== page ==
Sig Sauer, the gun maker that sued federal regulators over a ruling on one of its products, rescheduled oral arguments for later next month.
Sig filed a motion last week to request that arguments over the design and functionality of a Sig muzzle device be pushed to July 21, and a judge will issue an opinion later in the summer.
The company filed suit against the Bureau of Alcohol, Tobacco, Firearms and Explosives in April 2014 after a year contesting the ATF’s original ruling that defines the device as a silencer instead of a muzzle brake.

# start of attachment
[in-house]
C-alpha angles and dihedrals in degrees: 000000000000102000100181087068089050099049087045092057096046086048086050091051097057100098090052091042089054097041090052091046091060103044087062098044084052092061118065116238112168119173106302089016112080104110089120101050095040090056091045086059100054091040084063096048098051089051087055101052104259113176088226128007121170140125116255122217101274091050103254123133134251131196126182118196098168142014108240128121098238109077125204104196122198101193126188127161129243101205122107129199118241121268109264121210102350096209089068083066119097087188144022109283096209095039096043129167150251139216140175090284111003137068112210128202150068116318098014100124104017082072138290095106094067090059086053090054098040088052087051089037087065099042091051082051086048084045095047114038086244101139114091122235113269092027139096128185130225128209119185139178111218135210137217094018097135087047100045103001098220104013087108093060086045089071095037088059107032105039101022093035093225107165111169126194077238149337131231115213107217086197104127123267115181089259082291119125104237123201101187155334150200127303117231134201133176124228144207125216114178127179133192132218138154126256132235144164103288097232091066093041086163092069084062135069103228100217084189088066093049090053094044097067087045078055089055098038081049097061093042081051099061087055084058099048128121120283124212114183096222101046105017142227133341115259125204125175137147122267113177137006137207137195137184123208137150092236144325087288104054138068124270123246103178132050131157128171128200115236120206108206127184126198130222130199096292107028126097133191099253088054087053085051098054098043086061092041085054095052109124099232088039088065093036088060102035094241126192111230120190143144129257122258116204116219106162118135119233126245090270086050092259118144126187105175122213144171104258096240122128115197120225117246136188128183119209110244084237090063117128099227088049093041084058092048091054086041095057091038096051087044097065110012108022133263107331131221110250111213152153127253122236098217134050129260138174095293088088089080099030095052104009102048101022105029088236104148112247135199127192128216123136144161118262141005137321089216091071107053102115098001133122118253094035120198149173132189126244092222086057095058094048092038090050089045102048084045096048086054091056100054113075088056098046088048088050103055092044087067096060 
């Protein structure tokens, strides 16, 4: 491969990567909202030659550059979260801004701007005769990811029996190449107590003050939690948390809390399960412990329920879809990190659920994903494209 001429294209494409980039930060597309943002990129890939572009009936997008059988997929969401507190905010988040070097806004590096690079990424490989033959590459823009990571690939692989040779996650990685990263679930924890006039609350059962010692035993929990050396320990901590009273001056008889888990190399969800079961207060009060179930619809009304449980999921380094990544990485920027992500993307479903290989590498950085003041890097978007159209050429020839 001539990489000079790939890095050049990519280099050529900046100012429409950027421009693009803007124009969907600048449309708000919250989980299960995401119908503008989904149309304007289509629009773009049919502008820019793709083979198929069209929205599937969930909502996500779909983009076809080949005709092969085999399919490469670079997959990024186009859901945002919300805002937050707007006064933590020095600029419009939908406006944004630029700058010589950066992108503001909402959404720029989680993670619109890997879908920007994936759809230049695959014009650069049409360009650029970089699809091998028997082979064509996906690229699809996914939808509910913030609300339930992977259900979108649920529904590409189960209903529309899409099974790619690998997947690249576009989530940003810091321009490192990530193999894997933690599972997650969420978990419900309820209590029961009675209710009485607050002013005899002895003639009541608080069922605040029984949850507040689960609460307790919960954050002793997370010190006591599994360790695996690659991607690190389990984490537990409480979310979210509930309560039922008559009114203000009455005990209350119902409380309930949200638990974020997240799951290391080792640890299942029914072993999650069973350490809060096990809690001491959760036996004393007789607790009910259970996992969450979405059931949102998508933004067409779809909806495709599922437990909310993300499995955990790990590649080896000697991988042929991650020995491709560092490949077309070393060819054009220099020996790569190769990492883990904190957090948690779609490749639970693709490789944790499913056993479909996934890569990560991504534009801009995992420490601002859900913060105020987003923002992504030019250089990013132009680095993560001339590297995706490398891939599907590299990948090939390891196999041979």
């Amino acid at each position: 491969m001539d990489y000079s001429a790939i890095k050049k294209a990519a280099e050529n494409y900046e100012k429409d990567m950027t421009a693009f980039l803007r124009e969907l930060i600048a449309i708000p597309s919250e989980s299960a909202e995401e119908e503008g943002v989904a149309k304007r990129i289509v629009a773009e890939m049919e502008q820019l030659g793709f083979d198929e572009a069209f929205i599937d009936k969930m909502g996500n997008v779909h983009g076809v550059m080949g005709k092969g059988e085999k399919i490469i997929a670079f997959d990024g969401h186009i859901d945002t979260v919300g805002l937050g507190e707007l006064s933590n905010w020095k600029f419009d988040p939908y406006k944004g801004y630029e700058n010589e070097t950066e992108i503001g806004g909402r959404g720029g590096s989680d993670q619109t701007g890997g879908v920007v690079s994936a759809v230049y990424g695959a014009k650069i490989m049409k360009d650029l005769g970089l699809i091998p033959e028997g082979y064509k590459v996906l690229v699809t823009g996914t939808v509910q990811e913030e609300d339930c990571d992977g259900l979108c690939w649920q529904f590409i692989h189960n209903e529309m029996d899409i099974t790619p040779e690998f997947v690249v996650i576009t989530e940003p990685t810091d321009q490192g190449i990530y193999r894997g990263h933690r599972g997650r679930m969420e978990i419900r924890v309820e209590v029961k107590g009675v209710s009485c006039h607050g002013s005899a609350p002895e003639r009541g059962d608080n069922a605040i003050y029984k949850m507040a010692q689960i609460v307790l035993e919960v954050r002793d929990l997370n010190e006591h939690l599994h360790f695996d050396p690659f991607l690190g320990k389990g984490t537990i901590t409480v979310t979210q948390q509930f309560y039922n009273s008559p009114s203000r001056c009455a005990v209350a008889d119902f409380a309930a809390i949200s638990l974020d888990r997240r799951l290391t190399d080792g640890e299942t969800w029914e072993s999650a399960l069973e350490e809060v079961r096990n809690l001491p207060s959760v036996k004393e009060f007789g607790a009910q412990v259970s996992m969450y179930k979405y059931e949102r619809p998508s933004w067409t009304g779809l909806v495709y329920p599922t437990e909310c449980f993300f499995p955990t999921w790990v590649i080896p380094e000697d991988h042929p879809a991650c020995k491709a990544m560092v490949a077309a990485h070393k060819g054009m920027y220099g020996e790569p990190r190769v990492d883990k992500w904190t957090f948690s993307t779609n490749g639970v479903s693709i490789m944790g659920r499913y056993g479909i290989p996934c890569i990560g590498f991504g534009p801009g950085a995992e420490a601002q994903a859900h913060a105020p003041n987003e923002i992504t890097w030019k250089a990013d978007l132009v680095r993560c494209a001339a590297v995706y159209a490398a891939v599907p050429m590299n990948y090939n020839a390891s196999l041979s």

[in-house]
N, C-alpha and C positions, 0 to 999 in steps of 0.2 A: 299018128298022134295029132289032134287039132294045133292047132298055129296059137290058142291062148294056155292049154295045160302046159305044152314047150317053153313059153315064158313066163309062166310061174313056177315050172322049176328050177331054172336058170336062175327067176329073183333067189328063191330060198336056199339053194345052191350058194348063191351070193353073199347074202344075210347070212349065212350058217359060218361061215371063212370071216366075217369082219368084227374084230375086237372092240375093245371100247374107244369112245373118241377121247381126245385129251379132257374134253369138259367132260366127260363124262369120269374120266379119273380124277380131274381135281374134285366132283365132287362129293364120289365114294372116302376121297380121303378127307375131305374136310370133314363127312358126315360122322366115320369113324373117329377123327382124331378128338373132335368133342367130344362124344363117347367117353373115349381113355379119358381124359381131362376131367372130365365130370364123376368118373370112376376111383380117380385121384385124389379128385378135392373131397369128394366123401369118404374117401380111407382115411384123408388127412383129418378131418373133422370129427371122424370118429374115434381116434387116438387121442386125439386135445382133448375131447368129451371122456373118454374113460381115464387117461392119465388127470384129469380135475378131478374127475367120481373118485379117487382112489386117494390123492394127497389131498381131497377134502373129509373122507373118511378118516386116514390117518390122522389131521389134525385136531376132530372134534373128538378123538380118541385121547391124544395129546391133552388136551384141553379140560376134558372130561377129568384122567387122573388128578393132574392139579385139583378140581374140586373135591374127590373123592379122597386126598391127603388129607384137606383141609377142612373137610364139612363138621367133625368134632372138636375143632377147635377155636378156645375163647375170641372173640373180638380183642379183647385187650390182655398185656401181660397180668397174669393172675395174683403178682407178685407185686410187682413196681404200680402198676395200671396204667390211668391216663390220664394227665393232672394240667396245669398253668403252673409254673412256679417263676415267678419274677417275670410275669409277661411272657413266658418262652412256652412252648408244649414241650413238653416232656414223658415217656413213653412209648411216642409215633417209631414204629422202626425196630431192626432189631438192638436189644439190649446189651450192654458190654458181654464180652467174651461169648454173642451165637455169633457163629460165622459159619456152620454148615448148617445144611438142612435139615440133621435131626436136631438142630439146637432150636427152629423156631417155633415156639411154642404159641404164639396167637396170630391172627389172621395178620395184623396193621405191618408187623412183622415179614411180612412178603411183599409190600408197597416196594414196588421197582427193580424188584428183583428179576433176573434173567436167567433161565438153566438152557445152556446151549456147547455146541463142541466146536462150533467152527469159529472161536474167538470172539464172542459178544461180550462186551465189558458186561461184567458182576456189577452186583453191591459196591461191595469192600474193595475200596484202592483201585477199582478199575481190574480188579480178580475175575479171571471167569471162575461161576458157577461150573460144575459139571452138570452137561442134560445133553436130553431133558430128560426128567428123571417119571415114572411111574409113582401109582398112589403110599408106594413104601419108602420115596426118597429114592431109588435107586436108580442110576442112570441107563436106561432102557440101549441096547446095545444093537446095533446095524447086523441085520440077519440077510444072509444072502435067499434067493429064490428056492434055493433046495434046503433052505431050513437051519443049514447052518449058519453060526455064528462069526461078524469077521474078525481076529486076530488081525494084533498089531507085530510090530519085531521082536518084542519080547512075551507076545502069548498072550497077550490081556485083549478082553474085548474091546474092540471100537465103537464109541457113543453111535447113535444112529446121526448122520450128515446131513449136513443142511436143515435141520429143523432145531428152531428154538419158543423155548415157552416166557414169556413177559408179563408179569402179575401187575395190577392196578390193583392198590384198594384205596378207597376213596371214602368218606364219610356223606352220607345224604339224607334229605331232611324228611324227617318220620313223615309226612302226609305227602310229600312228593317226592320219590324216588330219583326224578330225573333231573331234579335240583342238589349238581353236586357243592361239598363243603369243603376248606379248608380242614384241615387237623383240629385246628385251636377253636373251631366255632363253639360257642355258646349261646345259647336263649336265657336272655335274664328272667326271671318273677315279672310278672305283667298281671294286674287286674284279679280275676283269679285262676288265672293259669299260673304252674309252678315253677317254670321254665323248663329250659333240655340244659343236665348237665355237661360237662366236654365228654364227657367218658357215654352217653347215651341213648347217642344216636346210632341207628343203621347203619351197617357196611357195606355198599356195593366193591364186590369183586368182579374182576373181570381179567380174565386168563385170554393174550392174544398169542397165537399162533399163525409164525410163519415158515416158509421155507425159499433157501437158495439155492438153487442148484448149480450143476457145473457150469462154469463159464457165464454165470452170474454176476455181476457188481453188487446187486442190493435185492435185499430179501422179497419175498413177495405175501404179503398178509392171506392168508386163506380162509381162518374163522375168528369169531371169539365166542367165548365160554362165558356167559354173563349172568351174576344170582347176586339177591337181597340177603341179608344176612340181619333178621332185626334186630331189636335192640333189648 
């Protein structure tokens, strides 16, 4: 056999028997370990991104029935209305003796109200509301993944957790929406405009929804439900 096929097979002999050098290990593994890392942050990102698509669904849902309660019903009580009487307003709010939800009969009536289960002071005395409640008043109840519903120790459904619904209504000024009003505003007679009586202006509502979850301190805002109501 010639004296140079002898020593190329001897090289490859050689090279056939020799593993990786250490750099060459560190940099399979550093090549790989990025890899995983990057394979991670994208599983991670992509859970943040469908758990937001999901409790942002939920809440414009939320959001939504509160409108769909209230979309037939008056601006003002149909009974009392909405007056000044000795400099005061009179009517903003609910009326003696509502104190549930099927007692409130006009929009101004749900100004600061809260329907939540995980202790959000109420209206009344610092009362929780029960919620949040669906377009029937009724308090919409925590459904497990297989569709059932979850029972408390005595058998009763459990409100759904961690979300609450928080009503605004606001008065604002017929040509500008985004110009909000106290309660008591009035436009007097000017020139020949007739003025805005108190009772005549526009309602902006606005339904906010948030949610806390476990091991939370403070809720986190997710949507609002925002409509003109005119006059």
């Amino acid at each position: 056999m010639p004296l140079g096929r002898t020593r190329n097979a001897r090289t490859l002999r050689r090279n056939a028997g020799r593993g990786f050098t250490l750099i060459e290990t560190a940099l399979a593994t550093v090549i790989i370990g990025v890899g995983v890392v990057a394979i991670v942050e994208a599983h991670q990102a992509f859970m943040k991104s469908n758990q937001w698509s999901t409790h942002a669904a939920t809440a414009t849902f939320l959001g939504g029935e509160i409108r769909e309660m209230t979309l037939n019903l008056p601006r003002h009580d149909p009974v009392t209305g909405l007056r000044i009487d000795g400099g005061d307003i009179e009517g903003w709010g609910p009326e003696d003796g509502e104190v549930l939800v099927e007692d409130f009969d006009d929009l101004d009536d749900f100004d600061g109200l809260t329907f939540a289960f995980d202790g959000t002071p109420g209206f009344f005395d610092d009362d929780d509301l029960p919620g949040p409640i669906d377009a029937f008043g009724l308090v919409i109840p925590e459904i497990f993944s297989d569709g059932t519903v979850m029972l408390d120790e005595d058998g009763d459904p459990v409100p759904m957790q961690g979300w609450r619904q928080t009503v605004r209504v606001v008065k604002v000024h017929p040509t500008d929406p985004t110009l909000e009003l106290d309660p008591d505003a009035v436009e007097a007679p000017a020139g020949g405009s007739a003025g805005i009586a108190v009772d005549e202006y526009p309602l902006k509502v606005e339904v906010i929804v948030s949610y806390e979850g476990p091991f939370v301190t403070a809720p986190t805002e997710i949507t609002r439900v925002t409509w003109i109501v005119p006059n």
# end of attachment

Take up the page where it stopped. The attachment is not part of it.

The item in question is a 9.5-inch muzzle welded onto a 6-inch barrel. Although the overall length meets federal regulations, the muzzle is configured with features more akin to the internal component of a silencer than a muzzle brake, the ATF ruled.
Even though the device fails to suppress the sound of a gunshot without first securing a metal sleeve around it, federal law restricts the ownership of items in full and internal components. Many see the lawsuit as challenging the regulation.
The two-week bench trial will begin Aug. 4 in a New Hampshire federal court before Judge Paul J. Barbadoro, a President George H.W. Bush appointee.